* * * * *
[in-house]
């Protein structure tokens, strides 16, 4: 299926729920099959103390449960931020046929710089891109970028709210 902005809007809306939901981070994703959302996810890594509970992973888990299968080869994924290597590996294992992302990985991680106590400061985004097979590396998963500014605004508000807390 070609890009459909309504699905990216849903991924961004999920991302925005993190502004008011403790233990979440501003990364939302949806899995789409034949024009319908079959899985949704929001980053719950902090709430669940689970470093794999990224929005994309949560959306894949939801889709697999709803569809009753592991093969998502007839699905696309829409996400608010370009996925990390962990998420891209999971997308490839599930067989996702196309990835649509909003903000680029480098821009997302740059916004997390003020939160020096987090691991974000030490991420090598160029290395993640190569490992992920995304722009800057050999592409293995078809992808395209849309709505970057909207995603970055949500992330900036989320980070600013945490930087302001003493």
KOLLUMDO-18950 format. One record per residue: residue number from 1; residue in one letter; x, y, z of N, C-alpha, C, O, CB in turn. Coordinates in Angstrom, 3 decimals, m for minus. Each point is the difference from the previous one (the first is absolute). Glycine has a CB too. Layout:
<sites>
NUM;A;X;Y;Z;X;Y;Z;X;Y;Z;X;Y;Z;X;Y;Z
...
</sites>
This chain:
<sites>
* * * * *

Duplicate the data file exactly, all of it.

[in-house]
């Protein structure tokens, strides 16, 4: 299926729920099959103390449960931020046929710089891109970028709210 902005809007809306939901981070994703959302996810890594509970992973888990299968080869994924290597590996294992992302990985991680106590400061985004097979590396998963500014605004508000807390 070609890009459909309504699905990216849903991924961004999920991302925005993190502004008011403790233990979440501003990364939302949806899995789409034949024009319908079959899985949704929001980053719950902090709430669940689970470093794999990224929005994309949560959306894949939801889709697999709803569809009753592991093969998502007839699905696309829409996400608010370009996925990390962990998420891209999971997308490839599930067989996702196309990835649509909003903000680029480098821009997302740059916004997390003020939160020096987090691991974000030490991420090598160029290395993640190569490992992920995304722009800057050999592409293995078809992808395209849309709505970057909207995603970055949500992330900036989320980070600013945490930087302001003493």
KOLLUMDO-18950 format. One record per residue: residue number from 1; residue in one letter; x, y, z of N, C-alpha, C, O, CB in turn. Coordinates in Angstrom, 3 decimals, m for minus. Each point is the difference from the previous one (the first is absolute). Glycine has a CB too. Layout:
<sites>
NUM;A;X;Y;Z;X;Y;Z;X;Y;Z;X;Y;Z;X;Y;Z
...
</sites>
This chain:
<sites>